Olha K.1 was not happy. For weeks, she had been waiting to apply for a national identification number that would grant Ukrainians like herself full access to healthcare and the employment market in Poland. Now, her patience was running thin. When she heard that Olha T. – her former neighbour and professional rival back home – had already received her identity card, she finally snapped. Venting her frustrations on Malina, the Polish woman who had agreed to host her family, she said she believed that her right to work was deliberately being obstructed. “I refuse to pay the fee for the confirmation certificate,” she told Malina angrily.
It was late March, and I was in the tiny Polish village of Krępsko to report on the Ukrainian refugee crisis that had taken place as a consequence of the Russian invasion at the end of February. My job as a journalist had taken me first to the capital city of Warsaw, often the first stop for millions of fleeing Ukrainians, the vast majority of whom are women and children. In Warsaw, refugee reception was immensely well-organised. As I went about my interviews, I would see scores of volunteers waiting at train stations with placards, ready to direct arriving Ukrainians – often exhausted and discombobulated after days of travel – to where they needed to go, whether it was a hotel room for the week, or to collect necessities from makeshift donation centres around the city. Free food and travel were available to these newcomers, so long as they were able to show their passports at restaurants or on public transport (The Guardian 2022). Every bus stop advertised either rousing messages of support or guidance on identity number registration for new Ukrainian residents, who now account for 17% of the city’s entire population (Notes from Poland 2022).
But I was also curious about what life was like for refugees who had relocated to the rural areas of Poland, given that they were often entirely omitted from mainstream news coverage. I wanted to know how migration into smaller Polish villages and towns might thwart existing narratives depicting rural regions as hinterlands blighted by poverty and social exclusion (Brown and Shucksmith 2016: 4), alternatively demonstrating that the “flows of people, money, ideas and information” coming into rural communities could make social life in the latter just as complex and layered as in urban centres (ibid: 6). One of my contacts told me that several Ukrainian families seeking sanctuary in the countryside close to the German border were willing to talk to me, and I decided to make the train journey there from Warsaw. I was in a house speaking to several Ukrainian women, including Olha T., when I heard about Olha K.’s outburst from my fixer Maja. Malina, a close friend of Maja’s, said in tears over the phone that she was shocked by Olha K.’s hostility. She agreed to leave the house, and Maja assured her that she would attempt to soothe Olha K’s frayed temper.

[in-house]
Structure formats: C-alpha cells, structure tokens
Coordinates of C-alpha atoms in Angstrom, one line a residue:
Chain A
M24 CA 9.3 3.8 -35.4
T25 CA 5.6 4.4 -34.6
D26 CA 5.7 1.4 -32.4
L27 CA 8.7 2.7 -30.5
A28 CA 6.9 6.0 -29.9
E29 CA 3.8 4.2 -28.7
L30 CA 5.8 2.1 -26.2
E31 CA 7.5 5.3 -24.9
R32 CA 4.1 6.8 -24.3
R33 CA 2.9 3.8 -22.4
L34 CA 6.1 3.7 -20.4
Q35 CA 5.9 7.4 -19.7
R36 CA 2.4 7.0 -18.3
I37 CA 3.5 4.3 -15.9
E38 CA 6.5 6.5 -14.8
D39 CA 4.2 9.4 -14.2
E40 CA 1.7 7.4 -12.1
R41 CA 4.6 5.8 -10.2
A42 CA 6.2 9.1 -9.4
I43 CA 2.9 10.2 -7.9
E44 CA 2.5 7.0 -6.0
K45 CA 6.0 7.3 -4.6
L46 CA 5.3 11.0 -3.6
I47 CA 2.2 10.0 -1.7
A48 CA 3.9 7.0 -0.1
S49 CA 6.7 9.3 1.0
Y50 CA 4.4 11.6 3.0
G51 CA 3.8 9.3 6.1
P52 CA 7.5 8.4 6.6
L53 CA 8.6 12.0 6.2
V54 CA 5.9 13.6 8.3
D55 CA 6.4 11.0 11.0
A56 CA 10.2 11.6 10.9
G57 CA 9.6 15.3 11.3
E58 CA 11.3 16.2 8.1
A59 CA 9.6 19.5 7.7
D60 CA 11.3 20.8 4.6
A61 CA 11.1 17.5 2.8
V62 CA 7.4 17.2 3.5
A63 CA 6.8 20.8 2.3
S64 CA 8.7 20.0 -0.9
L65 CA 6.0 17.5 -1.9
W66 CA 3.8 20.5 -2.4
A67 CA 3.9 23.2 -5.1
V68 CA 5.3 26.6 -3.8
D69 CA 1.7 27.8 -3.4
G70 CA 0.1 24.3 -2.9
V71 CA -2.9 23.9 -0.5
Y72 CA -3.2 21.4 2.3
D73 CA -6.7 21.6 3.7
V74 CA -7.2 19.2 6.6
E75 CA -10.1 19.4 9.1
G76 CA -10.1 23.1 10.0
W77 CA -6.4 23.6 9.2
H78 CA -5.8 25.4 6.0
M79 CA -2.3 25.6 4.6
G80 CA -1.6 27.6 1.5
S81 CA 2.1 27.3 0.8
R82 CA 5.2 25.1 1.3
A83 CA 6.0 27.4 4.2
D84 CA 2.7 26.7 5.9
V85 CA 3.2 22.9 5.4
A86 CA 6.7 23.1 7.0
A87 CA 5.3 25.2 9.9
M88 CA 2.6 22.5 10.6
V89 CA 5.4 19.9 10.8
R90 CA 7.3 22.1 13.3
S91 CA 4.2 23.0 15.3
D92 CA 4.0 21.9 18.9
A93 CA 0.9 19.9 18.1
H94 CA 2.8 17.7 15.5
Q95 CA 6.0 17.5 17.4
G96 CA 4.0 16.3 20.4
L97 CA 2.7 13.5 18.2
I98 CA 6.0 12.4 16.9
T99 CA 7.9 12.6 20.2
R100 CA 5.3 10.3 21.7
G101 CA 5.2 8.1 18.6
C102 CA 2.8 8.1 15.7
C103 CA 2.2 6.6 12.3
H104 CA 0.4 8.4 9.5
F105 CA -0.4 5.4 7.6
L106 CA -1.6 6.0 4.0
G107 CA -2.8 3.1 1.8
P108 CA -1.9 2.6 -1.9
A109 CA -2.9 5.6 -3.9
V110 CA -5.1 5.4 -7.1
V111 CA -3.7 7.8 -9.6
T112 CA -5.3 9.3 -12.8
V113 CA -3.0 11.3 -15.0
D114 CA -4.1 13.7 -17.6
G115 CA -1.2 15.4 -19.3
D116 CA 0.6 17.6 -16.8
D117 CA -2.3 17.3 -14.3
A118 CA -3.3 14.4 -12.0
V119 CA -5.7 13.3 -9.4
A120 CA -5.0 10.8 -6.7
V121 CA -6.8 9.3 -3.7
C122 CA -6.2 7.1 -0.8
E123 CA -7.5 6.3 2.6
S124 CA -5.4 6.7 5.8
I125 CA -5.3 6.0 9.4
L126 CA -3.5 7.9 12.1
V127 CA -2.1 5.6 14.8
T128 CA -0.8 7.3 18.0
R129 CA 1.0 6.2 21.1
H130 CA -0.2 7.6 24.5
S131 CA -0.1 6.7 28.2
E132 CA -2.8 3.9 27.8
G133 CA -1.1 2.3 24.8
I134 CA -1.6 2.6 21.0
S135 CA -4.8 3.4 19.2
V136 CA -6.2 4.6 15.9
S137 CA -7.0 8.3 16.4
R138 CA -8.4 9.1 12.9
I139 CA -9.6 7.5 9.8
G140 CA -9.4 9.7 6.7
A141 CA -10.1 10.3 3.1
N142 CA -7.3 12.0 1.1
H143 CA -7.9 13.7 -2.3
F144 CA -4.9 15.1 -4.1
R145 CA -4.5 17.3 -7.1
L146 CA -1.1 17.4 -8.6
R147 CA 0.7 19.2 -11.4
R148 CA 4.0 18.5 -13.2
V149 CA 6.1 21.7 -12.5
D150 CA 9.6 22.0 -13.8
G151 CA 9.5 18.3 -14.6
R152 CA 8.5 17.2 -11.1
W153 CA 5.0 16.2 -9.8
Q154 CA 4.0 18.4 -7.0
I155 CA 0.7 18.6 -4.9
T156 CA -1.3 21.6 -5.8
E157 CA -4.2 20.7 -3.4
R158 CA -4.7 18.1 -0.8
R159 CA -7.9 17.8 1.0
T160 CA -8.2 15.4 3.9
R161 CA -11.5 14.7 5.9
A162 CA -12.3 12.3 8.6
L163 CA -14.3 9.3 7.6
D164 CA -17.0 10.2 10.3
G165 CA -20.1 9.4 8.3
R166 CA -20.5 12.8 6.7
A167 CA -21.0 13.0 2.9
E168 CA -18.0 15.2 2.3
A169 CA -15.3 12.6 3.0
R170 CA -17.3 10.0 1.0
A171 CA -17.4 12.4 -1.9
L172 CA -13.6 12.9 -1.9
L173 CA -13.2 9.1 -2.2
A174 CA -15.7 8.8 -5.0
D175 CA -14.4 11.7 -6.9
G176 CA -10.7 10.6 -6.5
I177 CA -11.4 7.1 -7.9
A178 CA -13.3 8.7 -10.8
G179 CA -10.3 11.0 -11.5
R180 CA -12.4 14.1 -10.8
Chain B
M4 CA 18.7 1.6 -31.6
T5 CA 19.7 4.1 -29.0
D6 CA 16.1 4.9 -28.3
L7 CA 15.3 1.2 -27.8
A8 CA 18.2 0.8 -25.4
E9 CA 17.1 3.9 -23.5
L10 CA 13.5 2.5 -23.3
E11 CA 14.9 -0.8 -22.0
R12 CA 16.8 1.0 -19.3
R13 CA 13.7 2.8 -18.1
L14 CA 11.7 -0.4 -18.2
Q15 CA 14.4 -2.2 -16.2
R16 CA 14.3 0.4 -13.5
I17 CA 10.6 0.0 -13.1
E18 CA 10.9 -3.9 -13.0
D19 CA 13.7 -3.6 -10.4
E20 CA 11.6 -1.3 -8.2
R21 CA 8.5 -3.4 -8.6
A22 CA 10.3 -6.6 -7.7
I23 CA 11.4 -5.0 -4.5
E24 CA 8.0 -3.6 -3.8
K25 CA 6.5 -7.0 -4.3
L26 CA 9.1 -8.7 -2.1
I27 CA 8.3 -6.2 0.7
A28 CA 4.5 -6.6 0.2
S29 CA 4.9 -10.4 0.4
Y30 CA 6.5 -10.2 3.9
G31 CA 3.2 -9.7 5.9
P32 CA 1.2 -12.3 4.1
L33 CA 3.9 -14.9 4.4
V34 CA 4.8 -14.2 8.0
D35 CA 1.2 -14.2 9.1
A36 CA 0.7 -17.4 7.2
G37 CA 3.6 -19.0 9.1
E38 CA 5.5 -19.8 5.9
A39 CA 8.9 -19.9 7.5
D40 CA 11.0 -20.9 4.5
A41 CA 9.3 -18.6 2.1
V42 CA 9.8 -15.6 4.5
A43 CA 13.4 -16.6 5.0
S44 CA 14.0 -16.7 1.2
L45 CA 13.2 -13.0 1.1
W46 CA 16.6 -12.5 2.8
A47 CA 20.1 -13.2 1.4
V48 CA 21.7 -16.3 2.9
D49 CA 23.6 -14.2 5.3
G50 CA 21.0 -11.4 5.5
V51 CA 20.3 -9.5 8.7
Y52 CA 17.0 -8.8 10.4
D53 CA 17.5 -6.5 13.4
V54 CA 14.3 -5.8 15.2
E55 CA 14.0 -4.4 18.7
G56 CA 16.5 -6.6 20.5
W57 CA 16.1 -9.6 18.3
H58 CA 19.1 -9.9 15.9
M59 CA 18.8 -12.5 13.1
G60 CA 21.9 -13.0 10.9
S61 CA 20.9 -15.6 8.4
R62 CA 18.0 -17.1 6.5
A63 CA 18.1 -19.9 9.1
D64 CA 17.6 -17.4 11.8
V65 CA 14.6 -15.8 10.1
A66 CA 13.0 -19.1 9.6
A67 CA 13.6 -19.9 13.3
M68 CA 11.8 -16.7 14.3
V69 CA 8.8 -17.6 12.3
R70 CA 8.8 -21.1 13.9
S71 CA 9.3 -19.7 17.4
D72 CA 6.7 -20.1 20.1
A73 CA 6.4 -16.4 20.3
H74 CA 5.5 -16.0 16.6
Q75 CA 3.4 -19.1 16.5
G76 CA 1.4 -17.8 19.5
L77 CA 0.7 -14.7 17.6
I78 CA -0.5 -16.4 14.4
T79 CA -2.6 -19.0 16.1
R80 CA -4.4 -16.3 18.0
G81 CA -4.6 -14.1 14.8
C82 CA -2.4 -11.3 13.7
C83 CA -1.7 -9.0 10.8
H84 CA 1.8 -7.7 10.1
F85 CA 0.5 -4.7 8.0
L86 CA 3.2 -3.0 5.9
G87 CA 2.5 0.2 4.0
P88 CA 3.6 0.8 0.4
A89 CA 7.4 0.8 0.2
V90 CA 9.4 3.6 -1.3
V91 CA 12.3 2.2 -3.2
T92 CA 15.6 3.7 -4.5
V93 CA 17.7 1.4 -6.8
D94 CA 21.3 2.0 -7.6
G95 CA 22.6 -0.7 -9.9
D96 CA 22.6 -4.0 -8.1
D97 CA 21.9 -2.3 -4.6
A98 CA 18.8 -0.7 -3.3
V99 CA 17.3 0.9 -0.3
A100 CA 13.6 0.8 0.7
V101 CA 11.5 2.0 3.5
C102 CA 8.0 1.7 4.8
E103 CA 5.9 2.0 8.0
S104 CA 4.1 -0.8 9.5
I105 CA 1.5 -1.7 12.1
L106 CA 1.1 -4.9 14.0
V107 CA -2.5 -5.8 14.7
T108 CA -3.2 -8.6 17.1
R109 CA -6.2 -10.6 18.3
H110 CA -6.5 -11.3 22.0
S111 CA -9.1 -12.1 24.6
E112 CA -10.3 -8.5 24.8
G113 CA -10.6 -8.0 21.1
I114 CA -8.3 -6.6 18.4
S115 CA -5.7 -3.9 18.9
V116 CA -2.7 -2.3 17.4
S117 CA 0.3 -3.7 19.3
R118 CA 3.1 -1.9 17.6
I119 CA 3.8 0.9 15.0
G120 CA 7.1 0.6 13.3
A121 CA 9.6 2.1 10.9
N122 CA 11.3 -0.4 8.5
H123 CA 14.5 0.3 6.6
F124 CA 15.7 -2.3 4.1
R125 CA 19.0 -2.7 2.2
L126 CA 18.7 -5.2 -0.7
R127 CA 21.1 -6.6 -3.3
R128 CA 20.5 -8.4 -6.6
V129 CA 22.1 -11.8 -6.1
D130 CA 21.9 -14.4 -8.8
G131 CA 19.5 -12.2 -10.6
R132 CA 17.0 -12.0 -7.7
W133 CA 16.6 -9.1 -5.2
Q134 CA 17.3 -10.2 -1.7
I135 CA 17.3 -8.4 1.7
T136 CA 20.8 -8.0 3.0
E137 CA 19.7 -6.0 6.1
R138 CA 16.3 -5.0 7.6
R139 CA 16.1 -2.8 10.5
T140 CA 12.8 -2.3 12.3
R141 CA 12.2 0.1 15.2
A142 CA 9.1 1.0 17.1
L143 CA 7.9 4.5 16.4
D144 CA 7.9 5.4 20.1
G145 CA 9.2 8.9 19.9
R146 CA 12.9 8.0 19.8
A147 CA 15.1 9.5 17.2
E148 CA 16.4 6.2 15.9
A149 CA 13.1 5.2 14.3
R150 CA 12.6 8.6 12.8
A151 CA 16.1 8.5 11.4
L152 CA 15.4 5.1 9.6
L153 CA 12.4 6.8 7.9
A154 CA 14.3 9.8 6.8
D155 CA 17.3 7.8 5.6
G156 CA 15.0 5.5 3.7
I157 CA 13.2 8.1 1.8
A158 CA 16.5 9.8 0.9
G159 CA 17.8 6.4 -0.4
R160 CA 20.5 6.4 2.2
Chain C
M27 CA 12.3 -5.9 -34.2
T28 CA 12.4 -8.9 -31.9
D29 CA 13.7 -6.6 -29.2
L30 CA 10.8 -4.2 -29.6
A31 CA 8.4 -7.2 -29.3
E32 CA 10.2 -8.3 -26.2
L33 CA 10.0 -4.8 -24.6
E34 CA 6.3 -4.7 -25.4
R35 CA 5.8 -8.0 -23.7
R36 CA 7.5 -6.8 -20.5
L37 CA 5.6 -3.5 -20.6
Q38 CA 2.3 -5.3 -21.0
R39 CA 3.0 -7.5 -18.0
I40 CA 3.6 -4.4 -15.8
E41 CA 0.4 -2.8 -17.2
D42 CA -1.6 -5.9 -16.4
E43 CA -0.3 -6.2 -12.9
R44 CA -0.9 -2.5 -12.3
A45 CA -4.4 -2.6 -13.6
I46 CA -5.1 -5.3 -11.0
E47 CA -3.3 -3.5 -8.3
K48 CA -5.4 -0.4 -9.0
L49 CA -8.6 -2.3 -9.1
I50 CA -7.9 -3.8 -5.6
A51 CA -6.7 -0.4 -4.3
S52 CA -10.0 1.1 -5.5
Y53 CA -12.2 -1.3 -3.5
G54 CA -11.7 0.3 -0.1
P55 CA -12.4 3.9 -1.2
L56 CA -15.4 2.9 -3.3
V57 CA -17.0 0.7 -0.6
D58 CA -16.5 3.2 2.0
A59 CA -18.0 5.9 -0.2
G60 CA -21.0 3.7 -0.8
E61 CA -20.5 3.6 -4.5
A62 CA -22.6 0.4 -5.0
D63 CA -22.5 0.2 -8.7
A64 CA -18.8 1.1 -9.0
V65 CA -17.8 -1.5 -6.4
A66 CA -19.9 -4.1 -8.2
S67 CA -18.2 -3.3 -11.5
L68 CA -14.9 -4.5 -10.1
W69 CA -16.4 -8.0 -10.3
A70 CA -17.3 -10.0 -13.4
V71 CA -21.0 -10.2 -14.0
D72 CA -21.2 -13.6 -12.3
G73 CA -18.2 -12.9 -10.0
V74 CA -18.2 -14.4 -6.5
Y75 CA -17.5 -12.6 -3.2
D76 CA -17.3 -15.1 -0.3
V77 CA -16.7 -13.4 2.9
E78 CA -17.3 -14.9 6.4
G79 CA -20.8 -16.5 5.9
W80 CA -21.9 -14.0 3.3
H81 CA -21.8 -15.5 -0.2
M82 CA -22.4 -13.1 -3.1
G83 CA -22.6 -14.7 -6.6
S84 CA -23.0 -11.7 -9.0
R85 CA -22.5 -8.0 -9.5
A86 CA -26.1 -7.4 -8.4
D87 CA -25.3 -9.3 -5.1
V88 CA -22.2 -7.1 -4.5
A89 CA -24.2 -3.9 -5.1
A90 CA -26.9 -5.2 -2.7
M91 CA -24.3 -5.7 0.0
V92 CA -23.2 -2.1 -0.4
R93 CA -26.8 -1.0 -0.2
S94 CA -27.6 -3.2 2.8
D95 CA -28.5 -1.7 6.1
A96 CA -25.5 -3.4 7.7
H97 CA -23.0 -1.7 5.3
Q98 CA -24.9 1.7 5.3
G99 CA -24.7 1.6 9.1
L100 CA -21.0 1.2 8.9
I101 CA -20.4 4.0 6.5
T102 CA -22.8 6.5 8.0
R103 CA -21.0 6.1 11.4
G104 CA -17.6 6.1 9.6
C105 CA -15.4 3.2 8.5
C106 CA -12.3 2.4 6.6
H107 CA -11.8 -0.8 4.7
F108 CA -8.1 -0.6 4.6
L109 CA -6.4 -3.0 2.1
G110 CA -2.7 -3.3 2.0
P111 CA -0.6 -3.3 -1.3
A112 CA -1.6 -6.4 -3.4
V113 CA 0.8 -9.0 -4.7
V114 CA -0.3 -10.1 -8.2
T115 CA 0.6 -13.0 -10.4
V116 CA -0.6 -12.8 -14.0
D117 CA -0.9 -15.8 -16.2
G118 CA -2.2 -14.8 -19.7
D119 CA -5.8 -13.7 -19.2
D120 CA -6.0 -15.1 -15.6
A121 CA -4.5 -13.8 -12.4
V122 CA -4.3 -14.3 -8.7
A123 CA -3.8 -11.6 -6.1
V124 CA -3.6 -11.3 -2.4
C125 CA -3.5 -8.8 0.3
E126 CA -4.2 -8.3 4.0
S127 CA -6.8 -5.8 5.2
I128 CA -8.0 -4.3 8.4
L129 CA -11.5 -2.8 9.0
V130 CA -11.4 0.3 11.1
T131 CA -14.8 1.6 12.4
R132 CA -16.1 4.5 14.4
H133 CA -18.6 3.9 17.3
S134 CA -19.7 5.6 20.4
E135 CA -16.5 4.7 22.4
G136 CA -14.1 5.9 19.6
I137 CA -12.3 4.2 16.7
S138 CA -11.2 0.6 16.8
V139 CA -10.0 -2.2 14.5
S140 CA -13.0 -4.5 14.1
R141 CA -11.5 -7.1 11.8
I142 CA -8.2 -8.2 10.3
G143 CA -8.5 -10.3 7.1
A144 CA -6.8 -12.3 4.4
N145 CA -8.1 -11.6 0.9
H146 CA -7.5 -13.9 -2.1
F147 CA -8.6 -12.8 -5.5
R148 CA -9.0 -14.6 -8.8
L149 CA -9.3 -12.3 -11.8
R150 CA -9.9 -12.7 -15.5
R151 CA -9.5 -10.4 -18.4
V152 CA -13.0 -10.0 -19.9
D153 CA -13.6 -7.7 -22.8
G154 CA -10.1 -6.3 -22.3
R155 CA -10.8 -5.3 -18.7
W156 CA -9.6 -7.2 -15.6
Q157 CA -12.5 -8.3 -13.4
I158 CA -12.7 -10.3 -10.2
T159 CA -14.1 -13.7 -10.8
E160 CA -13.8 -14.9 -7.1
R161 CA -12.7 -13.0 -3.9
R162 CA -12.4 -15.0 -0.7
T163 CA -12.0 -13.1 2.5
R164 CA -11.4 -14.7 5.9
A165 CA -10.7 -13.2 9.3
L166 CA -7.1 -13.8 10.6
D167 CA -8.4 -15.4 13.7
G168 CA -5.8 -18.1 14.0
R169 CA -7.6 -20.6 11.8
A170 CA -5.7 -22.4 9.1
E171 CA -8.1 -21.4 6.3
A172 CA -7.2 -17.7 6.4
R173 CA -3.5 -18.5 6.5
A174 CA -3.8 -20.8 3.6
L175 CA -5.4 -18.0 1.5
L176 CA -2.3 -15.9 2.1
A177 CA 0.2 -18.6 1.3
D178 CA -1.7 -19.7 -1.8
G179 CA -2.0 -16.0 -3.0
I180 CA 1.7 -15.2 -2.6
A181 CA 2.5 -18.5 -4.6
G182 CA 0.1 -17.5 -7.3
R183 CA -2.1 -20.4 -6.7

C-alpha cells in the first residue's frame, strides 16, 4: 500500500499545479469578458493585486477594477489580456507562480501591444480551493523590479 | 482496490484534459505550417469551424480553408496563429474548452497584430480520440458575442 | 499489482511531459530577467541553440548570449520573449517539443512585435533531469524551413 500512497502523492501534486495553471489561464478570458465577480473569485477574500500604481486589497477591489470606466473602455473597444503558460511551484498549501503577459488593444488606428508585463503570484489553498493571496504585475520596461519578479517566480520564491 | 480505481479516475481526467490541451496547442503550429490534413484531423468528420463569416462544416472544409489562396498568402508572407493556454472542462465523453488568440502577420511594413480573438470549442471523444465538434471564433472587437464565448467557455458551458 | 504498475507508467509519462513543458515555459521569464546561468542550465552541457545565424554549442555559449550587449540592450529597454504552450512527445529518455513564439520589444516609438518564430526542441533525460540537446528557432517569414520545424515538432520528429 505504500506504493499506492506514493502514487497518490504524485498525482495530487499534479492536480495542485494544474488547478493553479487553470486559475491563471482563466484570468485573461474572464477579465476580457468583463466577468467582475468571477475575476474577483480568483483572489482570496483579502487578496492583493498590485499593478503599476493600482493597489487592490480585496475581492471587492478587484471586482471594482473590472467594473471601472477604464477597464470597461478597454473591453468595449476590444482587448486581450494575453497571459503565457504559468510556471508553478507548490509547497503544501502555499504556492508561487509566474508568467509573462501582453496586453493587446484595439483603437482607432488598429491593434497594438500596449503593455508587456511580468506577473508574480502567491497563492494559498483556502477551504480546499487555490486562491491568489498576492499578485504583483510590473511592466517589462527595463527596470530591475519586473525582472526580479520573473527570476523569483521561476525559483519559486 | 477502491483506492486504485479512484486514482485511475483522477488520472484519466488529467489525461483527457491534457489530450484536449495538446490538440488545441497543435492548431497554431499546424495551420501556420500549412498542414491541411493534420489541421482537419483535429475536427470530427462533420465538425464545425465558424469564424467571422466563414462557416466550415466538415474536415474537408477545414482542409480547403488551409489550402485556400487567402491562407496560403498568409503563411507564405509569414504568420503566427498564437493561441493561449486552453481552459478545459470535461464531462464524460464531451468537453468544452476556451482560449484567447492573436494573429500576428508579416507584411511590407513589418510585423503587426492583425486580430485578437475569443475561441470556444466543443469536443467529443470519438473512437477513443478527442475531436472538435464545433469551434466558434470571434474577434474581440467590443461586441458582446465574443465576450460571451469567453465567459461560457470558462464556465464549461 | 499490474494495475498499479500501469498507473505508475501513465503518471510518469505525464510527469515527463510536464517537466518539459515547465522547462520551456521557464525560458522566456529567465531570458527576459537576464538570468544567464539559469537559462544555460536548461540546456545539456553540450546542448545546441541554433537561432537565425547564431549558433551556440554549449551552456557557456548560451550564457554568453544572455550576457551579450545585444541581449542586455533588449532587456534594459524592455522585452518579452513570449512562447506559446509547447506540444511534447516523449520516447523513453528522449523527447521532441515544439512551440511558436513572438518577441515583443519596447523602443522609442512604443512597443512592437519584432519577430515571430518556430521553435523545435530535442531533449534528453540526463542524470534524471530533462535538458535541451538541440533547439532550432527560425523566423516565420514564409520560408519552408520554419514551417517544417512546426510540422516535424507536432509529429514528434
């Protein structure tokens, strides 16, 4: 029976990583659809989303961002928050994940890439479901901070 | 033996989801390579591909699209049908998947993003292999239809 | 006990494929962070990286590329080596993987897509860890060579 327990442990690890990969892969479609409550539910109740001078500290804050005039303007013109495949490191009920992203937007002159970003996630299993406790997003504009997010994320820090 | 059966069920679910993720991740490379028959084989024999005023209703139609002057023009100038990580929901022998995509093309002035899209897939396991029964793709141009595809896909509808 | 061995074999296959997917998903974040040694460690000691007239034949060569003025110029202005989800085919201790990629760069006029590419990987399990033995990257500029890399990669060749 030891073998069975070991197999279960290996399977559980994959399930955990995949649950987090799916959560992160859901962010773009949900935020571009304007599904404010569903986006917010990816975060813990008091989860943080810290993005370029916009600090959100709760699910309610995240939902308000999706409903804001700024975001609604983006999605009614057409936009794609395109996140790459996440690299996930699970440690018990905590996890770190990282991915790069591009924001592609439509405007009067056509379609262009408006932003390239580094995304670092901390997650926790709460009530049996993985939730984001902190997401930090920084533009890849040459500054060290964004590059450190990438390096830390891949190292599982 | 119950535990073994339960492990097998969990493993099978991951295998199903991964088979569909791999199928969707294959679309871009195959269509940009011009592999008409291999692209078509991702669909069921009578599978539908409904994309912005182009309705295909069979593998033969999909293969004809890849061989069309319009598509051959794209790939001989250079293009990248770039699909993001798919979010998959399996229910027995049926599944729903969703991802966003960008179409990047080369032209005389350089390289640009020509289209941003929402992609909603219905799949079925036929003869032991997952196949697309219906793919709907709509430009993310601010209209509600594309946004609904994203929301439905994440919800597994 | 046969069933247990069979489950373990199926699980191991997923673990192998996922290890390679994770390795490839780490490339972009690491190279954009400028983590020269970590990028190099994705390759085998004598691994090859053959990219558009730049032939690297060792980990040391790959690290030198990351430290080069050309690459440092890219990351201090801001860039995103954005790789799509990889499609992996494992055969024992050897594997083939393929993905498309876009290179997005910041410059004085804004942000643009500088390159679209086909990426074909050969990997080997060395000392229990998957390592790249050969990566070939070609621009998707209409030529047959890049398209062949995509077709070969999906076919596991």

As we made the short five-minute drive to the house where Olha K. was staying, Maja filled me in on the history between the two Olhas. Both women were originally from the town of Zhovti Vody (which translates to “yellow waters”) in central Ukraine, which had a population of around 43,000 before the war began, and was a major site for uranium mining. At 47, Olha K. was 11 years older than Olha T., and had taught the latter hairdressing at the salon she ran from home. This was not an arrangement that surprised me. The six women I met on my reporting trip who worked as manicurists or hairdressers all told me that they operated their businesses from their apartments. The service industries in Ukraine were underdeveloped until the 1990s owing to the state system and lack of demand from an economically deprived population, and 69% of hairdressing services continue to be performed within the informal sector today (Polese and Morris 2015: 35). In fact, more than a fifth of women in Ukraine now work in the informal economy, with that percentage sharply increasing among the rural population (International Labour Organisation 2018: 40).
Once Olha T. was satisfied with her own hairdressing skills, she stopped working for Olha K. and began running a salon from her home. “That’s where the trouble started, I think,” Maja said. Jovial and open, Olha T. ended up attracting more neighbours to her modest home salon, and some of Olha K.’s most loyal customers went to her instead. The women remained civil with each other, but Olha K. grew resentful of her former apprentice. Somewhat incredibly and without coordination, they found themselves in the same Polish village when they left Ukraine, with Olha K. arriving a week before Olha T. The fact that Olha T. had been issued her Polish identification number first was just the latest in a number of perceived indignities that Olha K. felt had been purposely inflicted upon her by the younger woman.
Already, Olha T. was starting to make some money from hairdressing. She informed me brightly that she had met a few residents in the village while cleaning their homes for a bit of cash, and had a few appointments lined up. Her social life was also looking promising. She had met another Ukrainian woman, Nadiya, on a crowded bus to the Polish border town of Przemyśl, and they quickly struck up a friendship. (Nadiya told me, as I played with her young son Vlad, that she “couldn’t stop crying”, and Olha T. had been there to comfort her in her hour of need.) By the time the bus pulled into Przemyśl, Olha T. had already invited Nadiya to stay with her and her sister. While browsing an online group where Polish people were offering assistance to Ukrainians, she had found a farmhouse in Krępsko. Olha T. said she enjoyed cooking with Nadiya, and hoped to take more excursions with her new friend to the neighbouring town of Goleniow.